The FDA has placed a partial clinical hold on the phase 1b KOMET-001 trial, which is examining KO-539 in patients with relapsed or refractory acute myeloid leukemia.
The FDA has placed a partial clinical hold on the phase 1b KOMET-001 trial (NCT04067336), which is examining KO-539 in patients with relapsed or refractory acute myeloid leukemia (AML), according to a statement from the drug’s developer Kura Oncology, Inc.
The hold comes following a recent report of a patient death from a serious adverse effect (AE) that was potentially associated with differentiation syndrome, a known AE related to differentiating agents in the treatment of patients with AML. Patients currently enrolled on the study may continue to receive KO-539, but no additional patients may be enrolled until the hold is resolved.
Kura Oncology will also suspend guidance on the completion of enrollment in the phase 1b portion of the KOMET-001 study, as well as the determination of the recommended phase 2 dose of KO-539.
“We share the FDA’s commitment to patient safety, and we appreciate our ongoing dialogue as we work diligently to address their questions,” Troy Wilson, PhD, JD, president and chief executive officer of Kura Oncology, said in a press release. “Differentiation syndrome is known to be an on-target effect associated with therapeutic agents that induce differentiation, and we want to ensure physicians are fully informed and prepared to address these events if they occur. Based on the totality of preclinical and clinical data, we continue to believe that KO-539 has the potential to address the significant unmet medical need of AML patients, including those with NPM1 mutations and KMT2A rearrangements.”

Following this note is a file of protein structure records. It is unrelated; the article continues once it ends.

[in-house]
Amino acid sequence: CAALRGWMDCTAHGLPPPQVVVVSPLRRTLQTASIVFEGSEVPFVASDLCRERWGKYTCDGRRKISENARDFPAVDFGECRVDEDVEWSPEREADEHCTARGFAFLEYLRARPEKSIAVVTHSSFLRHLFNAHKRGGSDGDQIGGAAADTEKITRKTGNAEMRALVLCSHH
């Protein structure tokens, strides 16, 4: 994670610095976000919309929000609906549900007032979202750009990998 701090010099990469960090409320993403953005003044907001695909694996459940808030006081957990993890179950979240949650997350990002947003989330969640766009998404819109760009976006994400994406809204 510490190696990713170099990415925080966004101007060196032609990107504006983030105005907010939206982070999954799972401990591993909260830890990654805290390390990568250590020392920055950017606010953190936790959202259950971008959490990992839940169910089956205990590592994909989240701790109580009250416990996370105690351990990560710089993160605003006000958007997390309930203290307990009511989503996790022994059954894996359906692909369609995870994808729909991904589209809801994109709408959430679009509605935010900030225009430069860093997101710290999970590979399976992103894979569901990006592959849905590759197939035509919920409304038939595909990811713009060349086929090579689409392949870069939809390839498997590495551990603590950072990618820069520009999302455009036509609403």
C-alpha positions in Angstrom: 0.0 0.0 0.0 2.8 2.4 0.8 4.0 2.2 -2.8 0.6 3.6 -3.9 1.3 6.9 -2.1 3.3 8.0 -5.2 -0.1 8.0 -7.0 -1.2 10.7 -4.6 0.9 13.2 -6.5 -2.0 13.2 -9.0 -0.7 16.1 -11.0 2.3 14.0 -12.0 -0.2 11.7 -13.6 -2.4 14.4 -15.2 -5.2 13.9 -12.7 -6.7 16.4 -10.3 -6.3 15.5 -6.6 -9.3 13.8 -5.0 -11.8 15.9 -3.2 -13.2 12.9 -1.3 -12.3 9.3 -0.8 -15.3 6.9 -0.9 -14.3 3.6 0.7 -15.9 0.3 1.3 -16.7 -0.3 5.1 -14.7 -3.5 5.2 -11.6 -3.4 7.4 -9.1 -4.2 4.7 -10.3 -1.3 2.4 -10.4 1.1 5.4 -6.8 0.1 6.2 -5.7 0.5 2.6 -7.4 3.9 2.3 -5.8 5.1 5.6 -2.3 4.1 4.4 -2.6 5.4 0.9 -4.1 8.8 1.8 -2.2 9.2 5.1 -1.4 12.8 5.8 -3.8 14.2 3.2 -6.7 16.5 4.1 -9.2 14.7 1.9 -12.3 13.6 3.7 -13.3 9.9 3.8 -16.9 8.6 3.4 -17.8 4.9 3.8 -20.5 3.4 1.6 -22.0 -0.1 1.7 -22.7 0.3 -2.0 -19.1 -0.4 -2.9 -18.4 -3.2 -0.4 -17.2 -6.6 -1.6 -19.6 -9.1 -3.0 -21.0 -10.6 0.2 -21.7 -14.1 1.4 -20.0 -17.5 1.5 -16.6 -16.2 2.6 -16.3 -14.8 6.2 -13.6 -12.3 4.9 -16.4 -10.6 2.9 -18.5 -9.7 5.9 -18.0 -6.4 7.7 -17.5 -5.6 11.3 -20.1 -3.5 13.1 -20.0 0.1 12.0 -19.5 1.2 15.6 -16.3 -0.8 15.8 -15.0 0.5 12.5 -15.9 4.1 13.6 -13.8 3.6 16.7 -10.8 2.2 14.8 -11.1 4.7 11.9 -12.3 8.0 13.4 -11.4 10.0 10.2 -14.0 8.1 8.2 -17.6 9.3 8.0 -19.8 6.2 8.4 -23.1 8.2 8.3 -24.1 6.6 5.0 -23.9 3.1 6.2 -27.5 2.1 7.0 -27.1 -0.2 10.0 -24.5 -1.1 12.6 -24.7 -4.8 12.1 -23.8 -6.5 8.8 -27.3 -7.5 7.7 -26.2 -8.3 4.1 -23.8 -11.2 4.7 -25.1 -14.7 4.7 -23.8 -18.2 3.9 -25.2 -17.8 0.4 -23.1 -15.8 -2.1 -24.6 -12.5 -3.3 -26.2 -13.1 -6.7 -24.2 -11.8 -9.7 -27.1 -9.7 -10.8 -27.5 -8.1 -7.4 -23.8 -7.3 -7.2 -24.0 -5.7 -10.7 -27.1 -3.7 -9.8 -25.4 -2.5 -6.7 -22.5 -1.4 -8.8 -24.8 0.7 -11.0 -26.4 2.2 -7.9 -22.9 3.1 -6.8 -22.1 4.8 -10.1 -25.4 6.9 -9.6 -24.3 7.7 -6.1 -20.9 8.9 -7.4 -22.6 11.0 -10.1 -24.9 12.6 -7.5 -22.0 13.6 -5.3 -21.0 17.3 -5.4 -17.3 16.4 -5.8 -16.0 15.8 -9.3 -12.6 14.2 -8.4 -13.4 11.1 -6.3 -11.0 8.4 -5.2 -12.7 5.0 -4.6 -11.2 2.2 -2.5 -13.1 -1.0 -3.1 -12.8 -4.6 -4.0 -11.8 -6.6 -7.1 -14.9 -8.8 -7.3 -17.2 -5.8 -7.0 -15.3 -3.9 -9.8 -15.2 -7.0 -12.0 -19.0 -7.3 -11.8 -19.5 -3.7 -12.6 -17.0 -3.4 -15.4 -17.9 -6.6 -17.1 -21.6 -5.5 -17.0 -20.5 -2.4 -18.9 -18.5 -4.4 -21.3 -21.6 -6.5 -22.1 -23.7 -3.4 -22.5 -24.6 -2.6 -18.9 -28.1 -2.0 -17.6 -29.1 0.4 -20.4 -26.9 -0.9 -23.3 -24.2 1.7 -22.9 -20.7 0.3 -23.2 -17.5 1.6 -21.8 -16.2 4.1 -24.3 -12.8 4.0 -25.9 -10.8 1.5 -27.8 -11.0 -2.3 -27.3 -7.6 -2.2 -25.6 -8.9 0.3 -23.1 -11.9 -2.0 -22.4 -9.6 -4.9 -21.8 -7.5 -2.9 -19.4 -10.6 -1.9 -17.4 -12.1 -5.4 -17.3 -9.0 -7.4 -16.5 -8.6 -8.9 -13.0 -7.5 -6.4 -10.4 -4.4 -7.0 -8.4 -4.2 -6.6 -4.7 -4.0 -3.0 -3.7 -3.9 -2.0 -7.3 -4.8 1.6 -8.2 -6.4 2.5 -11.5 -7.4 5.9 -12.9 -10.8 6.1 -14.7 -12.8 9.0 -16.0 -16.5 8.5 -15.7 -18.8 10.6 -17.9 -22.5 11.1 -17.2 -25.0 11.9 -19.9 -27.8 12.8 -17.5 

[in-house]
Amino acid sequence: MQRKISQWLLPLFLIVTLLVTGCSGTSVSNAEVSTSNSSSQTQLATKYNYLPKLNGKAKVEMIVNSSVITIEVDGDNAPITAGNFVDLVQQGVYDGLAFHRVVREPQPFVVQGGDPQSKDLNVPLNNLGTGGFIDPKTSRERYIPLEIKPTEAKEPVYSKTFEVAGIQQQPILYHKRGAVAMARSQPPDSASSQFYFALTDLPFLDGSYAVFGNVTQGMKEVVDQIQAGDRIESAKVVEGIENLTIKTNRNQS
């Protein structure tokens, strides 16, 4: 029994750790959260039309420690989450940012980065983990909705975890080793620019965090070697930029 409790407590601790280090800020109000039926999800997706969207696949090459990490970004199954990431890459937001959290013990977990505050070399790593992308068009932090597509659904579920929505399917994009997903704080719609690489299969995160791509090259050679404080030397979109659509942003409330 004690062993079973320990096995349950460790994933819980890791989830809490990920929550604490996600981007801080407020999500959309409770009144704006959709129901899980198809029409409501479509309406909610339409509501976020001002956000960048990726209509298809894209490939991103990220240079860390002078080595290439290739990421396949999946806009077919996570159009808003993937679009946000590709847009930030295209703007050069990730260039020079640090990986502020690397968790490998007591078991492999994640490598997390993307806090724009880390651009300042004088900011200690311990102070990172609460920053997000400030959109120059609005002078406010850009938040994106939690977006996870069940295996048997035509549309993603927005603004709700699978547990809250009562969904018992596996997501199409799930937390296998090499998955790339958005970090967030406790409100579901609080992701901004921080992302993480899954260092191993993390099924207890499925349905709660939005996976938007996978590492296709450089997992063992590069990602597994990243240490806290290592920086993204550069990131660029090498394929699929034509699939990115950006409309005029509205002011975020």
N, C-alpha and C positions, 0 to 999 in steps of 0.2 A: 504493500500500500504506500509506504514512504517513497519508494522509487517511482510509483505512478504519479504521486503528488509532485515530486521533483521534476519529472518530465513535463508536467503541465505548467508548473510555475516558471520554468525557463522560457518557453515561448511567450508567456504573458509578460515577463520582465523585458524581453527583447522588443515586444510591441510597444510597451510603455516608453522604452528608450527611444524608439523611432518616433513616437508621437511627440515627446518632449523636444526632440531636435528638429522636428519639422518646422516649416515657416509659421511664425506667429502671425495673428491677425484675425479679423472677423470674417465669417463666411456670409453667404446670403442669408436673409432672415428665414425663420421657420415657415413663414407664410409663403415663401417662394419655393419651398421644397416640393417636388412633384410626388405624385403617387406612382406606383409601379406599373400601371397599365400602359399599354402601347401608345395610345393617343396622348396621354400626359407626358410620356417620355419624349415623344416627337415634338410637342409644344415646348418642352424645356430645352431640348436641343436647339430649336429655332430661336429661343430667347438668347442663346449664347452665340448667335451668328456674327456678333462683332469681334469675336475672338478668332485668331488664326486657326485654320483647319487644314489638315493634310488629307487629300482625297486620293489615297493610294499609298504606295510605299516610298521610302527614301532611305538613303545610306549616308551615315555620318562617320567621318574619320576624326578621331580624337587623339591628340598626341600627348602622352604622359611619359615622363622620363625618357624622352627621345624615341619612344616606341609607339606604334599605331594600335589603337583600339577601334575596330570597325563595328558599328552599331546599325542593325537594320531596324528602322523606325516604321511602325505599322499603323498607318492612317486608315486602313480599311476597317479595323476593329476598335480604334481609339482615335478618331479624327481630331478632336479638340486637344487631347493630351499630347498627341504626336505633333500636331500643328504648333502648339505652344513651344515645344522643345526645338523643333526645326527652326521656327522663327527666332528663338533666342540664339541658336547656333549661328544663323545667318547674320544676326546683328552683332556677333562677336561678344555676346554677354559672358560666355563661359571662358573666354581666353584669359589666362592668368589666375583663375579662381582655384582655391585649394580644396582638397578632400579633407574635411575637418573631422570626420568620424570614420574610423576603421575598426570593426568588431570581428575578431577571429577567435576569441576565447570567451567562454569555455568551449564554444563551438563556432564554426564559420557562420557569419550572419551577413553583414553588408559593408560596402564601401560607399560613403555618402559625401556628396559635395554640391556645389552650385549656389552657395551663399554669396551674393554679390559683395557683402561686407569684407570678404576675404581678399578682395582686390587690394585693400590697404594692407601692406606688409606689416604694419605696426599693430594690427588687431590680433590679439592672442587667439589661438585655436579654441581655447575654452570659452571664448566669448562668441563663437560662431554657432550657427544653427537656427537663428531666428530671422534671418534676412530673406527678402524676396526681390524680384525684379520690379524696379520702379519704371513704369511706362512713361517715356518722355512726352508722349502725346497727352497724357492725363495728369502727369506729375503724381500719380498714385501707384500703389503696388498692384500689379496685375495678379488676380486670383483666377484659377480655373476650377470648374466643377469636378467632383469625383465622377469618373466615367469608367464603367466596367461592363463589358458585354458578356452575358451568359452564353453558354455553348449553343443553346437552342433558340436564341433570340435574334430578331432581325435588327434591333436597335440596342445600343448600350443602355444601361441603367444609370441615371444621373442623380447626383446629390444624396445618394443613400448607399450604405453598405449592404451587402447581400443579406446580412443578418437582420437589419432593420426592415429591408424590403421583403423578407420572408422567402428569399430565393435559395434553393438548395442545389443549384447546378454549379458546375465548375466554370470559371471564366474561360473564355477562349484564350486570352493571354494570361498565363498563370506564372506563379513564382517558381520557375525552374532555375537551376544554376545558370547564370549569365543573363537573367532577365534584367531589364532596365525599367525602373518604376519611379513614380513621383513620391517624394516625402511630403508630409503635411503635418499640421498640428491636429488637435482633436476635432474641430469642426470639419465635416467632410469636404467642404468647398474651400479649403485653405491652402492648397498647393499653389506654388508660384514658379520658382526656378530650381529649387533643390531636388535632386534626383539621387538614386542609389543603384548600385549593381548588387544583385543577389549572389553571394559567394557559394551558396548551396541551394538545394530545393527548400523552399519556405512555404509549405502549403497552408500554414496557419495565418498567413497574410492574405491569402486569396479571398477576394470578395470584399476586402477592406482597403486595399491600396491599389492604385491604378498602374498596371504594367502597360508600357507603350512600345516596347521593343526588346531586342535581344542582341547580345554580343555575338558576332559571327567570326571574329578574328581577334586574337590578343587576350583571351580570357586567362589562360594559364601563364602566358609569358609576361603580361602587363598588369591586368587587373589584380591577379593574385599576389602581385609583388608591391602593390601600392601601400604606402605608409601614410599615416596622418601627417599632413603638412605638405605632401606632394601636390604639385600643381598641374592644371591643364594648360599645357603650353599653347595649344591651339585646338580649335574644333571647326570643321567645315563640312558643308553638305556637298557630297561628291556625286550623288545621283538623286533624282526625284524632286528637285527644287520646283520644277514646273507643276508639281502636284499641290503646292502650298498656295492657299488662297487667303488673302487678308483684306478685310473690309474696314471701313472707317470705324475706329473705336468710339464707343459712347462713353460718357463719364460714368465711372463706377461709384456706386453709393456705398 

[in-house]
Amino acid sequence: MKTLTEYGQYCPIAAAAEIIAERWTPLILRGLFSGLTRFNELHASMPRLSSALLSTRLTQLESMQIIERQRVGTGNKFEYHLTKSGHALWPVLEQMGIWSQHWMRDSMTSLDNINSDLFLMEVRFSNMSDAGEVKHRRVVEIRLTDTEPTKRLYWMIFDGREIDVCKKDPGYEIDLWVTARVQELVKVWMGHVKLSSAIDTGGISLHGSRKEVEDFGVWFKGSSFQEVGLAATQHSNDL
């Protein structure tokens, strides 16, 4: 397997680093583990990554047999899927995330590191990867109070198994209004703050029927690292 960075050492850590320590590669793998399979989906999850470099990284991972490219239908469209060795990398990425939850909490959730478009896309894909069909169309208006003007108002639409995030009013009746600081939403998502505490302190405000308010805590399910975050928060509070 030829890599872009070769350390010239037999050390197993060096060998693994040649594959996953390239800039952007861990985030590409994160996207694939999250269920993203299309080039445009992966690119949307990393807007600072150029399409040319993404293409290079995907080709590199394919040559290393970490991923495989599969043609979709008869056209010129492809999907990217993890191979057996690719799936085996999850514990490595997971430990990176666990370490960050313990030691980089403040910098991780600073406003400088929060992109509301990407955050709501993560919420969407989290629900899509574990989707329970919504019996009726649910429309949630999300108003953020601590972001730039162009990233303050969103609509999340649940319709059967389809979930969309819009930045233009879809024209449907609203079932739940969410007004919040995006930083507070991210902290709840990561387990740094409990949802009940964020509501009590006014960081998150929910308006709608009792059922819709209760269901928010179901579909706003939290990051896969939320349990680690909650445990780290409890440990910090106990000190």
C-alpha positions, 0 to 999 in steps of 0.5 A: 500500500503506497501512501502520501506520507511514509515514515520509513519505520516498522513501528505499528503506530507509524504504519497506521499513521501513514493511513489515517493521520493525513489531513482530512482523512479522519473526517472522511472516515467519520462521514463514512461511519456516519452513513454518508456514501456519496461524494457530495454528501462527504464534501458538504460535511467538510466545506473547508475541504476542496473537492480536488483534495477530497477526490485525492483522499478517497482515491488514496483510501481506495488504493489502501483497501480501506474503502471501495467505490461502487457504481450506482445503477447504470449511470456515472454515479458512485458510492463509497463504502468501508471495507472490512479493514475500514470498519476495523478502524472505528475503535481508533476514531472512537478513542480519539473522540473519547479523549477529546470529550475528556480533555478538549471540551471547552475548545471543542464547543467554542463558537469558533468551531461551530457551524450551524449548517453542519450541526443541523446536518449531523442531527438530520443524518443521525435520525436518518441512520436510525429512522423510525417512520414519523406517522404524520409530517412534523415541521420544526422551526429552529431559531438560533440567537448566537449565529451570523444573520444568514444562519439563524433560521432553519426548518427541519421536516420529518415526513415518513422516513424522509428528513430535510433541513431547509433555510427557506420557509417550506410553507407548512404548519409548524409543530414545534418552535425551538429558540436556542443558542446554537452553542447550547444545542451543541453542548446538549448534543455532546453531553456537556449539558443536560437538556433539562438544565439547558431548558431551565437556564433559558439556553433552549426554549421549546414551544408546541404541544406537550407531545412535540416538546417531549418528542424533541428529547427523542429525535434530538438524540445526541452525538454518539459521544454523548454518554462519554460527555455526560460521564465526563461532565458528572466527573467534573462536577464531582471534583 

The KOMET-001 study is a first-in-human, phase 1/2a study of the Menin-KMT2A (MLL) inhibitor KO-539 in patients with relapsed and refractory AML. The phase 1, dose-escalation portion followed an accelerated design, with dose selection by modified toxicity probability interval.2 The phase 2 dose-expansion portion included a cohort of patients with NPM1-mutant AML, as well as a cohort of patients with KMT2A/MLL-rearranged AML.
The primary end points of the phase 1 portion include safety and tolerability, determination of a recommended phase 2 dose and/or maximum-tolerated dose, pharmacokinetics, and early evidence of antitumor activity. In the phase 2 portion, primary end points include safety, tolerability, and antitumor activity.
In total, 12 patients were enrolled to 1 of 4 dosing cohorts; 50 mg (n = 1), 100 mg (n = 1), 200 mg (n = 6), and 400 mg (n = 4). Preliminary results from the study, which were presented at the 2020 ASH Annual Meeting, showed that among 8 evaluable patients, single-agent KO-539 demonstrated activity in 6 patients across dose levels. This included 3 patients receiving KO-539 at a dose of 200 mg, 1 at 400 mg, 1 100 mg, and 1 at a dose of 50 mg.
The clinical activity demonstrated in the 3 patients enrolled in the 200-mg dosing cohort included stable disease (n = 1), morphological leukemia-free state (n = 1), and complete response and minimal residual disease negativity (n = 1).
KO-539 was previously granted an orphan drug designation by the FDA in 2019 for the treatment of patients with AML.3